Paperback: 309 pages
Publisher: Michael Wiese Productions; Third Edition, Revised edition (October 1, 2011)
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From the MWP catalog:
Whether you're a screenwriter wanting to create an original series, a film school student aware that real careers are on television staffs, or a writer trying to break in, here is the complete guide to the unique craft of writing drama series for television.
Learn how the industry works from the experts who work in it, told with candor and wit. The 3rd Edition builds on the book's reputation by bringing the very latest information, insights, and advice from major writers and producers.
WRITING THE TV DRAMA SERIES has become the leading resource around the world for anyone who wants to create television drama, as well as for screenwriting classes and workshops. Offering practical industry information and artistic encouragement, the book is both nuts-and-bolts and inspiration. The new edition also leads readers into the future and engages provocative issues about the interface between traditional TV and the opportunities opening in emerging media.
Preface to the Third Edition
In times of great change, the question is: what remains?
In 2005, when the First Edition of Writing the TV Drama Series was published, the rules of TV were knowable and clear. Hour dramas had four acts with commercial breaks every 13 minutes or so. A network TV season was usually 22 episodes that ran from September to May. And viewers sat on living room couches to watch their TV sets, tuning in to their favorite programs at the times when the programs were scheduled for broadcast.
Back then, I wanted to tell you how to get into this field and do good work once you're here. That much remains.
By the Second Edition in 2007, many of the rules had changed — but the rules were still clear. On broadcast TV, hour drama shows went to five or six acts; basic cable was offering scripted series that followed traditional paradigms; on premium cable, HBO and Showtime always won the critical awards, and their commercial-free model had become a distinct form of its own. Pilot opportunities for new writers had blown open, but the pilots themselves were written and made the same way they'd always been.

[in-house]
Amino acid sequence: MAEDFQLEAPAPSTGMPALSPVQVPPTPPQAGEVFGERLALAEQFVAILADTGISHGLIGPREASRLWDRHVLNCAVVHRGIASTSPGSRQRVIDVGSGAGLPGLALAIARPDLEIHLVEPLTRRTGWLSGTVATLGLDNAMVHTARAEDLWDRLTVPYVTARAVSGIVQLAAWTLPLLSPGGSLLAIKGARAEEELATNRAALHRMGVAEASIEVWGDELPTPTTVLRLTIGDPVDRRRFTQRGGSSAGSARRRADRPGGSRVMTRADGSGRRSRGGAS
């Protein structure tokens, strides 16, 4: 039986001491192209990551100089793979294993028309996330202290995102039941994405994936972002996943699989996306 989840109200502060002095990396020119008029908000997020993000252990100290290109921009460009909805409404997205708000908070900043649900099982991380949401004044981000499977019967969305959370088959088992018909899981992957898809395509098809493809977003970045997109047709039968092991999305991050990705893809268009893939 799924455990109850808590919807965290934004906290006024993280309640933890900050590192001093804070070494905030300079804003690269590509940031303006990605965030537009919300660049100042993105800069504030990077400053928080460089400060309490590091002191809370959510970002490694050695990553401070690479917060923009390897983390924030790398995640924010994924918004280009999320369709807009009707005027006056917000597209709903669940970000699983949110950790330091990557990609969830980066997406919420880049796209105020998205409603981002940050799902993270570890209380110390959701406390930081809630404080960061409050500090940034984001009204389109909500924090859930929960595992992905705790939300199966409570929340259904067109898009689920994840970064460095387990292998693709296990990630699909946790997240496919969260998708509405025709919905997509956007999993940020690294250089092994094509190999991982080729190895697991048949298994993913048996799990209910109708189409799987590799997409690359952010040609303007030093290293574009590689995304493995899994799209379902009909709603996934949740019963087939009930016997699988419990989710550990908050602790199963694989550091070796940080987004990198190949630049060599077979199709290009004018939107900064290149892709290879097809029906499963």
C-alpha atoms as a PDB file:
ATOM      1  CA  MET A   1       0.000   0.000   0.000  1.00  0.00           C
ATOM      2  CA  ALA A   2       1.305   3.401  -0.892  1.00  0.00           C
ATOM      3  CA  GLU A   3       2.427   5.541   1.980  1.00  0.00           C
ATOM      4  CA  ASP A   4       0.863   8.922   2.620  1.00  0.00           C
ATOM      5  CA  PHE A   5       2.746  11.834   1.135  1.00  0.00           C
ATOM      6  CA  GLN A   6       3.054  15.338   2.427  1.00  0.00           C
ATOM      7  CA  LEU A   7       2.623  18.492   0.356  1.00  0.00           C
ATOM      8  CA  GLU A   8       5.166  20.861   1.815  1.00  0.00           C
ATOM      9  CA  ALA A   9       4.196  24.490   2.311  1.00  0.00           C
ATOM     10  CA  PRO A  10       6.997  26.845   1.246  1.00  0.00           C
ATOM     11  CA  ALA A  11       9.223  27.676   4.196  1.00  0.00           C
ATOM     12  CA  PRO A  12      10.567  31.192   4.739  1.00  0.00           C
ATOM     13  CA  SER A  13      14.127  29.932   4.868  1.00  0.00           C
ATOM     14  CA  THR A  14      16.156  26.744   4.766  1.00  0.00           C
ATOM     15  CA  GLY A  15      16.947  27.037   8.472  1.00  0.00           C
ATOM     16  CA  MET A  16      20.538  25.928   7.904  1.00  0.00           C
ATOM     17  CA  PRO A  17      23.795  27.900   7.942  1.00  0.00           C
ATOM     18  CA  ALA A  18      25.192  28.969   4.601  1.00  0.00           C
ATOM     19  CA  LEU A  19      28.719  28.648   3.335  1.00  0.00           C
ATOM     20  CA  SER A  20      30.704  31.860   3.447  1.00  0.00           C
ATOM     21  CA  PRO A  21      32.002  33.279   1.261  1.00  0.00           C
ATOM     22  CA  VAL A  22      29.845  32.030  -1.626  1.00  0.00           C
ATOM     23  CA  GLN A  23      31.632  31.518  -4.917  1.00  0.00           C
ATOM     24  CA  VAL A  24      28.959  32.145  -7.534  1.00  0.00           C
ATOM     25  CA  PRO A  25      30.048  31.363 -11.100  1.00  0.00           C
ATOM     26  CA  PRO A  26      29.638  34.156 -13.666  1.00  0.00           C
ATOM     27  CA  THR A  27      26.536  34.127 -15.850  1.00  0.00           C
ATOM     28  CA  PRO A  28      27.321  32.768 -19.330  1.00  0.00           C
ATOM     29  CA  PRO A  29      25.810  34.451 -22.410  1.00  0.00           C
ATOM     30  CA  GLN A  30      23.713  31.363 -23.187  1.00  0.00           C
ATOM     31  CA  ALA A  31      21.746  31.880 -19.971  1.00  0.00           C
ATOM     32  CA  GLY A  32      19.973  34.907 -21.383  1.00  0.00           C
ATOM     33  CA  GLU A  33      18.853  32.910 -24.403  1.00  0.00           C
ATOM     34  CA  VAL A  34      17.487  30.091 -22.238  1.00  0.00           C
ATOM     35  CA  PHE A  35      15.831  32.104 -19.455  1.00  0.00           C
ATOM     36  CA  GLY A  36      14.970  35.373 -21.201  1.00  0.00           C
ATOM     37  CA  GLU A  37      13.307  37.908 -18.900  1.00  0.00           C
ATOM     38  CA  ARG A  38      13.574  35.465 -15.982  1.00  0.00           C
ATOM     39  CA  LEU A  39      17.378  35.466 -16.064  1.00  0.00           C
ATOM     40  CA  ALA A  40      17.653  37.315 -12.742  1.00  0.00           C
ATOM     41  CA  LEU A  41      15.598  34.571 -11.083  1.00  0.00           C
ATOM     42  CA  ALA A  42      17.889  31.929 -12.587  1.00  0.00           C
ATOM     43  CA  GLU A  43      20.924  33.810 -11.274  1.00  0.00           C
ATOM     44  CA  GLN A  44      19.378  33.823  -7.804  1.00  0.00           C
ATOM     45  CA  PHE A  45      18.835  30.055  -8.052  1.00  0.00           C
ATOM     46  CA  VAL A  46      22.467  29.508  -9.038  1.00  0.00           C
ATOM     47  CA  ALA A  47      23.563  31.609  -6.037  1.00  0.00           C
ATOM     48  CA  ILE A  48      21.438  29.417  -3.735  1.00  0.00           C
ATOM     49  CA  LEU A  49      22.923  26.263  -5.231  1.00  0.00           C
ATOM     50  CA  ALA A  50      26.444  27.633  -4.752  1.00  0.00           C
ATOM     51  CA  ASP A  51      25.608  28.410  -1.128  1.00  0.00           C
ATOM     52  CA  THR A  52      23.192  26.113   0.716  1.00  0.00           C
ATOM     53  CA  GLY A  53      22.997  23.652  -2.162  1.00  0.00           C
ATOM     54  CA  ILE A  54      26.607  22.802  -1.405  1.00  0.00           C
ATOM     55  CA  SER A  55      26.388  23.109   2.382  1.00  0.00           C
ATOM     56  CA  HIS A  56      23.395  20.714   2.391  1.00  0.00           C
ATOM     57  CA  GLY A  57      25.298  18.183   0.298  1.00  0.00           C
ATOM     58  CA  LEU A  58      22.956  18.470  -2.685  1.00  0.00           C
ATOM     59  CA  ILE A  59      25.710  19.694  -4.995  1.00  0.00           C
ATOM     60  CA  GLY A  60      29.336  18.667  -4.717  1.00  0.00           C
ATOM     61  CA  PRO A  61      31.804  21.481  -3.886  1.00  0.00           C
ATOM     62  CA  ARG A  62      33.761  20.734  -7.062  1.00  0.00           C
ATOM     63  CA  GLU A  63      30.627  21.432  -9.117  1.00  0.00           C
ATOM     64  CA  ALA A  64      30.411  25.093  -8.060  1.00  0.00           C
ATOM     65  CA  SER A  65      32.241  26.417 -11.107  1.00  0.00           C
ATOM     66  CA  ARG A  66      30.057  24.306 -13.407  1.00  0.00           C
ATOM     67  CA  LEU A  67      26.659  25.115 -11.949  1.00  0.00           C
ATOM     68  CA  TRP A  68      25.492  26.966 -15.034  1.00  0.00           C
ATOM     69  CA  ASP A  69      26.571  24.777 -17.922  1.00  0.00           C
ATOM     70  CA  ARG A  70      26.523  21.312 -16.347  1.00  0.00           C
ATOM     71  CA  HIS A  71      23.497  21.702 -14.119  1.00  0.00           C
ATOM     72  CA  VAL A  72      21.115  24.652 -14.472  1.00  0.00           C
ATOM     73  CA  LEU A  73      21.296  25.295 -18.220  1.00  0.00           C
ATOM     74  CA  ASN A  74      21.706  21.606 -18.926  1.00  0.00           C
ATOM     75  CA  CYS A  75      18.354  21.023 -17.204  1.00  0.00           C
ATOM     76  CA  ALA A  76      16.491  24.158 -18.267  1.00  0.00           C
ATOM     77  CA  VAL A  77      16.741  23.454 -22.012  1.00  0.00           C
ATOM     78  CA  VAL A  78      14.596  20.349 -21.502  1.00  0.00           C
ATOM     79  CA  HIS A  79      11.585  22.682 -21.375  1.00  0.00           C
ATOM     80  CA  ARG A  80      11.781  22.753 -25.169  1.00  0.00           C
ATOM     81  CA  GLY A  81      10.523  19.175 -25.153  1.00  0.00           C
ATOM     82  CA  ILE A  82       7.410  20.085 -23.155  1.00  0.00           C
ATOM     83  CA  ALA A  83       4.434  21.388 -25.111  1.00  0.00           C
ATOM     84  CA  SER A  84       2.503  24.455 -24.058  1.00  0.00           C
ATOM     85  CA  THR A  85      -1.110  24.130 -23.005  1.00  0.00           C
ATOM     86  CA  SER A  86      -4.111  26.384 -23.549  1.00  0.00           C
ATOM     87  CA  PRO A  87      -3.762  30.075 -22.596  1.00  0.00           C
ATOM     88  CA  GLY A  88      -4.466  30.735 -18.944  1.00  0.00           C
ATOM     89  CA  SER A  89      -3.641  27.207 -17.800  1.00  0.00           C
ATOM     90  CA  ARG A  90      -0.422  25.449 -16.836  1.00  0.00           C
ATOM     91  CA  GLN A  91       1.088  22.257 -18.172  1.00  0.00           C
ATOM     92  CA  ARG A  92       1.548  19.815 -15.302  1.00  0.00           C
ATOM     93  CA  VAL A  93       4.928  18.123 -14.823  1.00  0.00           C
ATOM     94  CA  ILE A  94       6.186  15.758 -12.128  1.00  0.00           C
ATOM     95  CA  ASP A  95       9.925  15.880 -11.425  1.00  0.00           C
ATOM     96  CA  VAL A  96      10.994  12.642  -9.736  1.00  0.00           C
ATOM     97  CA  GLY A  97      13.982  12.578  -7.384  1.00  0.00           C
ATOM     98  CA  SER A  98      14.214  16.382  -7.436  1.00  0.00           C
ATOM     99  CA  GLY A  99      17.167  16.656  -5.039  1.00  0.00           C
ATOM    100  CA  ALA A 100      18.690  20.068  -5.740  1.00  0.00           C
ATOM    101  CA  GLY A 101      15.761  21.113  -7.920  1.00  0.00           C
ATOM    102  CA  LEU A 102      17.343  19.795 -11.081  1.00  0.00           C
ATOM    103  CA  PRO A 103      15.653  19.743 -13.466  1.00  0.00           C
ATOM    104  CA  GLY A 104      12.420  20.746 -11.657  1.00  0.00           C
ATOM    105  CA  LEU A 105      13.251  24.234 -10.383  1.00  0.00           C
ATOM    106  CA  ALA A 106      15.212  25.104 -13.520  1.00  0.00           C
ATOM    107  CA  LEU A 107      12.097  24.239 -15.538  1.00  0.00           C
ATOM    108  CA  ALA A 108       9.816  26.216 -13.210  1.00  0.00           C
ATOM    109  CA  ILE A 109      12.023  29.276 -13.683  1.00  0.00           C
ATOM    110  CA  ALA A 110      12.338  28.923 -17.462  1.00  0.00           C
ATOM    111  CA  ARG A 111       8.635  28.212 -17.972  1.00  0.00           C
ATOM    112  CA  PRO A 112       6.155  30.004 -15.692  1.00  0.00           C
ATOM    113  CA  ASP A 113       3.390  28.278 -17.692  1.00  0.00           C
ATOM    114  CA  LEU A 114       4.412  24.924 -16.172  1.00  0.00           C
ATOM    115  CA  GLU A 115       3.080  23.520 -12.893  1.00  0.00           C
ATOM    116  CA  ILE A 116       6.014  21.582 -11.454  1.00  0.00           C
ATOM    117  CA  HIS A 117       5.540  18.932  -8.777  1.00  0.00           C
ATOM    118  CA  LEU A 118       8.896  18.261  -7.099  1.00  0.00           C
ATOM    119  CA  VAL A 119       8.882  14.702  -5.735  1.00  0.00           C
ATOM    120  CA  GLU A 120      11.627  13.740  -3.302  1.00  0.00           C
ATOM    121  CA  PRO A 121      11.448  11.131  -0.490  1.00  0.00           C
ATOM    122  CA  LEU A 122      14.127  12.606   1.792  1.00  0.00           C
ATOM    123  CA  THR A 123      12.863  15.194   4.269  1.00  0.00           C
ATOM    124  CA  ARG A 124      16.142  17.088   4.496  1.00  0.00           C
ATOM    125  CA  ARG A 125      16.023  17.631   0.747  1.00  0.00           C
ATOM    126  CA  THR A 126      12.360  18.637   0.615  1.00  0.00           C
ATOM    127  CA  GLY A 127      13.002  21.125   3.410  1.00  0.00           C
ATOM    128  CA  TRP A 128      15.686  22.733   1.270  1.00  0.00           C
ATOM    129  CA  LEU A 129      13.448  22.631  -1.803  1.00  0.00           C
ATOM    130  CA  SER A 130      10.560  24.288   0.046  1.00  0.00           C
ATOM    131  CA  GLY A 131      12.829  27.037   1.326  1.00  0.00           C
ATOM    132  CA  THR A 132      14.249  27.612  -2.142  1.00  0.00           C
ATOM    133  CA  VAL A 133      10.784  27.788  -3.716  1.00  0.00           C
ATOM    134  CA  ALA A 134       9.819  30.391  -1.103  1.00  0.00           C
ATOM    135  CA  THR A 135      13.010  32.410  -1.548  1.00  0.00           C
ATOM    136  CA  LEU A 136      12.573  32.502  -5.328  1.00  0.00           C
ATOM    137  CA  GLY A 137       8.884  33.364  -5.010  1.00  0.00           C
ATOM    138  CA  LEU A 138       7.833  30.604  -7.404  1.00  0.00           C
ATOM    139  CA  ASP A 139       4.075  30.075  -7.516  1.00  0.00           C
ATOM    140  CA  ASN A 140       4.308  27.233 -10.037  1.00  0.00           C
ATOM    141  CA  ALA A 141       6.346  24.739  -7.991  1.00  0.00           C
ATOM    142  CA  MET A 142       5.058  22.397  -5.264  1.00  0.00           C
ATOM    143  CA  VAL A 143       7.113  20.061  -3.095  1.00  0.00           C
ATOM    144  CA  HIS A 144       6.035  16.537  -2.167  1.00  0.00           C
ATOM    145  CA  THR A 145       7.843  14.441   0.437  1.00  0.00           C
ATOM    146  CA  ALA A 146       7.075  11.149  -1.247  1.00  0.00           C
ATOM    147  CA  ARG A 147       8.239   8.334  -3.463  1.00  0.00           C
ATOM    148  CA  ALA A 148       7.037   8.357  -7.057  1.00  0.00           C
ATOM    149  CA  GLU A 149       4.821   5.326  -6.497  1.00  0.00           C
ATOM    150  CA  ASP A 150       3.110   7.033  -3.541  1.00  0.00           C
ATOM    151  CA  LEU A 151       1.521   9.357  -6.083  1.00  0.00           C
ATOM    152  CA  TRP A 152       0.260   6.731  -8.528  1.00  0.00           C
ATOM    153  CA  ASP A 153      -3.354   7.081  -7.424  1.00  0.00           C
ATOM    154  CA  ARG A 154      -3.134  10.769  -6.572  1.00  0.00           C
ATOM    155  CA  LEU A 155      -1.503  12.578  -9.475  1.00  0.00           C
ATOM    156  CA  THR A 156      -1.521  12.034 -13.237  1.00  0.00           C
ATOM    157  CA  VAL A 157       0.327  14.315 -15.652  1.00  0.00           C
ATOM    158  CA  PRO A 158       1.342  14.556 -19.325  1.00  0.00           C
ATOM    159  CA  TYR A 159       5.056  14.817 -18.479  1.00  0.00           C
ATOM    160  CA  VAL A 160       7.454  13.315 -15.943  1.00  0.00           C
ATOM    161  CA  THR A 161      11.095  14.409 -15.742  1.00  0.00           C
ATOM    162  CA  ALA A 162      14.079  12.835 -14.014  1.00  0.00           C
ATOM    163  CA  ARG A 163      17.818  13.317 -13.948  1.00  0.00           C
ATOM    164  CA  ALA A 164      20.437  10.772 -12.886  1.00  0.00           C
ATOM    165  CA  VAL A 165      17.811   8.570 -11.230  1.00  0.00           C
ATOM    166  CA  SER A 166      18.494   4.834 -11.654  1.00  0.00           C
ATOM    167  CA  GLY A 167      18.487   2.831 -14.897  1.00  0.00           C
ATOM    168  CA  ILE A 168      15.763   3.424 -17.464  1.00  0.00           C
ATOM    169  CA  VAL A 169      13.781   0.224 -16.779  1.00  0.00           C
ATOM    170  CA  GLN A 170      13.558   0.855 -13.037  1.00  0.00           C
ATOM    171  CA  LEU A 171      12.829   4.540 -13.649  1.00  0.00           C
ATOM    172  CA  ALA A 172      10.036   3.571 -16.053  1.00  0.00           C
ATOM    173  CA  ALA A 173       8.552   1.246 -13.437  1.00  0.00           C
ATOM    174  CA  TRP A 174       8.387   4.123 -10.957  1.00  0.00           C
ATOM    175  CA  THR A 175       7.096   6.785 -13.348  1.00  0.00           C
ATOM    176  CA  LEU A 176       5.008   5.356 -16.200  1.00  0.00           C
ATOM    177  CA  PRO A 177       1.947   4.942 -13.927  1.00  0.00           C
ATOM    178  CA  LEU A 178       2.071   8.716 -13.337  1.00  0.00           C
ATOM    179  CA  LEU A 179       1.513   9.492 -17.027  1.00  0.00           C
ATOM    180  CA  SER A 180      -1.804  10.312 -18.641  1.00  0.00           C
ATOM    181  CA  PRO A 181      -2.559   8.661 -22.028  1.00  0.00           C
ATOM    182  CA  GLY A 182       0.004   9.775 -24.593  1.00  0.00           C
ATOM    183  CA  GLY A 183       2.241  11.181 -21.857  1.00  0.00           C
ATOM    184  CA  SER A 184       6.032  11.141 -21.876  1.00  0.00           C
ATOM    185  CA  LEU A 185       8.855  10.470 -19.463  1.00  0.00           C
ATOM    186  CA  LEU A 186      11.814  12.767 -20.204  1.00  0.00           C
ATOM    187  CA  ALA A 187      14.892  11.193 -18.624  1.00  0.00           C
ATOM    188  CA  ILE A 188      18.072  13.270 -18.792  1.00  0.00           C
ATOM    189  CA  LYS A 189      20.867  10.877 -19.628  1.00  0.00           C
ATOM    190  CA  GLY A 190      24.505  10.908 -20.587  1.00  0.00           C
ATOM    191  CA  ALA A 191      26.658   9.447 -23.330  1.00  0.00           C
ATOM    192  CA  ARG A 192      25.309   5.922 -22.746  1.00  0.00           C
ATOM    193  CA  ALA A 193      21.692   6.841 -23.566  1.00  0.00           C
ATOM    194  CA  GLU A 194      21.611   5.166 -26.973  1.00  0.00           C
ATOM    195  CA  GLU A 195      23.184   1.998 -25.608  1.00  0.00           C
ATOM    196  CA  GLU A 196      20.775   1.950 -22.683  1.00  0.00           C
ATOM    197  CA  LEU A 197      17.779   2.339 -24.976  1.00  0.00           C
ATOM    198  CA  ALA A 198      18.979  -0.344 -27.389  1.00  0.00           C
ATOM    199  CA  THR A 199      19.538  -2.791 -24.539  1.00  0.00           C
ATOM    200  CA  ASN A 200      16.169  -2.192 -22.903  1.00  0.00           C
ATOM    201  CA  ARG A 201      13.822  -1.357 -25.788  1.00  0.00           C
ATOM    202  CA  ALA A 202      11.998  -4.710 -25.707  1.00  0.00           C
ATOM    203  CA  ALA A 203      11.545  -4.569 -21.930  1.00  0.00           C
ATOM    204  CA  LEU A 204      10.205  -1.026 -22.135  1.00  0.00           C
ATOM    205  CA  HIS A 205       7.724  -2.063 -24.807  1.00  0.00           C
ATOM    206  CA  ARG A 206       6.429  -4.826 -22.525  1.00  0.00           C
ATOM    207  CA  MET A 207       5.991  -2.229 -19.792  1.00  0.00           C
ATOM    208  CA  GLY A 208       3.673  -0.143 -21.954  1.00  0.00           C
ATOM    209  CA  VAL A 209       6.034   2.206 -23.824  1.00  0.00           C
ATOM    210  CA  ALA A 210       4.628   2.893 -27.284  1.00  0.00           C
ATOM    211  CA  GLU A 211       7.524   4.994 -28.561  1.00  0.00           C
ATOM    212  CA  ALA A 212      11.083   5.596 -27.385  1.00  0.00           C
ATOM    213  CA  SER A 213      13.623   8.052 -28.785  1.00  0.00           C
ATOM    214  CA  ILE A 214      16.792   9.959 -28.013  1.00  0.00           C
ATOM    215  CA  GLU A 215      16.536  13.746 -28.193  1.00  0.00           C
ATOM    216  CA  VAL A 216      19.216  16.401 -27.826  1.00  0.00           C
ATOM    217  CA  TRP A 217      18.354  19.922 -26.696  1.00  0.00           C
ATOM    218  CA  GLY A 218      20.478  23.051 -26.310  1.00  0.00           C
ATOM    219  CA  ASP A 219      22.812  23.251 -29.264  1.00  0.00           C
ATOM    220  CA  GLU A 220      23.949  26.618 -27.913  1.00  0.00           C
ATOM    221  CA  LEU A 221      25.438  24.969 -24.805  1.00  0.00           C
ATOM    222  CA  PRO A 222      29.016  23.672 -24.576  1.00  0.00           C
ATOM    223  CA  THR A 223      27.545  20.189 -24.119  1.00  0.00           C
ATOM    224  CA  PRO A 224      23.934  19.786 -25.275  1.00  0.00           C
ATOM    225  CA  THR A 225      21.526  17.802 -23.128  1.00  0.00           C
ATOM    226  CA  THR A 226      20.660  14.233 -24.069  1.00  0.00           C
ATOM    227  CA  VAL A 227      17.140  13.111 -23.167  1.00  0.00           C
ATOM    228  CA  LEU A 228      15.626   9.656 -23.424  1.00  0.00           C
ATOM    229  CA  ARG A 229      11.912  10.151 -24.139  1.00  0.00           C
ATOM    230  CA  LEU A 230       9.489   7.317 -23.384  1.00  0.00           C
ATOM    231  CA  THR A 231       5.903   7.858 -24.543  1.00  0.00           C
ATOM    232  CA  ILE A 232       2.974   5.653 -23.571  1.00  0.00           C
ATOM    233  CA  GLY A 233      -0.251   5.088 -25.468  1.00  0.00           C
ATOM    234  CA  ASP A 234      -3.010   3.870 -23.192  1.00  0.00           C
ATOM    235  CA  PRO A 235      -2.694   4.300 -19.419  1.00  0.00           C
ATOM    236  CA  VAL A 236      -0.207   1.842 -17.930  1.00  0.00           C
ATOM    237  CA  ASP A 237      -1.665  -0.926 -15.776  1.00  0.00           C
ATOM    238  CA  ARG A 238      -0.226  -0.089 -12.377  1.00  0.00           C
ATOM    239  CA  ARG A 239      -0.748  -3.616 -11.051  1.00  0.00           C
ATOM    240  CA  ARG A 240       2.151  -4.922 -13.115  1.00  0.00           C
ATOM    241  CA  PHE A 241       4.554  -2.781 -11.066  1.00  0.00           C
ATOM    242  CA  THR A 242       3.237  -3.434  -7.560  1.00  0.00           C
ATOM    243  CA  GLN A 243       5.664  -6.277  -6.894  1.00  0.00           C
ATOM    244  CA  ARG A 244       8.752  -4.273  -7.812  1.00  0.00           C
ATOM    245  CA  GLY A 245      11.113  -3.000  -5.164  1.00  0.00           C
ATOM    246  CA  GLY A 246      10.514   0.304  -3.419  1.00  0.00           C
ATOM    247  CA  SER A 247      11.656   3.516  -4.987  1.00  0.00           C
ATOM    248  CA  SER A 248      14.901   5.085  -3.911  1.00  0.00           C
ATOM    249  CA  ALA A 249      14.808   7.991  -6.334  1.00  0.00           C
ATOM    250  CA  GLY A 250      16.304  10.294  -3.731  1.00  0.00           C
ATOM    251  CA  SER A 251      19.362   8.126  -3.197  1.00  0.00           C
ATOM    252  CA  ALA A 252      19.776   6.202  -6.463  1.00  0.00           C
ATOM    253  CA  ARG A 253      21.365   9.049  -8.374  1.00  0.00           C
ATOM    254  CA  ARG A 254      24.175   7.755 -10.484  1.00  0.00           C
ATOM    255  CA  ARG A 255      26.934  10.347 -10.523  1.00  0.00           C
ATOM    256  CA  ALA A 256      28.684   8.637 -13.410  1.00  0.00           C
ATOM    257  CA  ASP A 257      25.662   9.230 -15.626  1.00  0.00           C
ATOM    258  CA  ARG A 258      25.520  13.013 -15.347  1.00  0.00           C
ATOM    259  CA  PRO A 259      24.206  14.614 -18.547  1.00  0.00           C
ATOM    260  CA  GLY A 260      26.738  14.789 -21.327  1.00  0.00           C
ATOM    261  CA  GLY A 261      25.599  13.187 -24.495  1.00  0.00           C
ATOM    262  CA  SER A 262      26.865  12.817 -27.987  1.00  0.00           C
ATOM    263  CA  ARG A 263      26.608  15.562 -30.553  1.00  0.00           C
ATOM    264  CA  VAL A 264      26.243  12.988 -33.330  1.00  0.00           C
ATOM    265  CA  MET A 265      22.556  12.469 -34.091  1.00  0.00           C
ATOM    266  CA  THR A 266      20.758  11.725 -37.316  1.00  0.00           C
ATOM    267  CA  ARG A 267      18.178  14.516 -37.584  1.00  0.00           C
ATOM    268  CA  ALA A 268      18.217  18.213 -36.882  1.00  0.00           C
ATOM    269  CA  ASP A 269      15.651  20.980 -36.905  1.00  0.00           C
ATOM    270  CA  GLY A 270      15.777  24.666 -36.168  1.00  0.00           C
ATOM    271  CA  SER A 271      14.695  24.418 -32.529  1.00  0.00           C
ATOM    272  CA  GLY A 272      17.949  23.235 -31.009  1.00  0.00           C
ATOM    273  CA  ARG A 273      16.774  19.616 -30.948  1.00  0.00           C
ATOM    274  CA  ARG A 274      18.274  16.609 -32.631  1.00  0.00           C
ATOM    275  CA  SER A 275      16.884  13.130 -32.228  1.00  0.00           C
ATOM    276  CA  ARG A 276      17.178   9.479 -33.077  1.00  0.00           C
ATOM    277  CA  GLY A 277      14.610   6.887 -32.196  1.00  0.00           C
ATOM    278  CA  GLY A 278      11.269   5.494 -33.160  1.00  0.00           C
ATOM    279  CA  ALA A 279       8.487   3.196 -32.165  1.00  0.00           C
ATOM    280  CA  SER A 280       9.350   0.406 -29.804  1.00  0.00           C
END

Back then, I wanted to tell you how to use the new rules to write well and succeed. That remains also.
For the Third Edition, I initially thought I'd update the major shows, add a few fresh interviews, and reflect more of what's happening in alternative forms and on the Internet. But as I researched this edition, I discovered that almost everyone — from showrunners to struggling writers to industry executives to new media creators — were no longer merely adjusting the rules. Now they were asking basic questions: What is television? What is drama? What is a series? What are the delivery options? What are our obligations to the audience? Does a mass audience exist? Even what is reality?
And yet, after the smoke clears, more remains than appeared at first. No matter whom I asked about the future of television, the name of Aristotle, the ancient Greek philosopher, kept being invoked, not only by writers of great drama series, but by someone doing Webisodes and someone else making "Unscripted" shows. Though Aristotle set out the principles of drama thousands of years ago to describe archetypal tragedies in the plays of his time, those essential dramatic principles remain today.
The writer's skill at storytelling, understanding what drives human beings, the guts to touch the passions, fears and aspirations of viewers, and honestly portray the universal issues of our lives — that content still relies on the art, craft, and insight of people who write.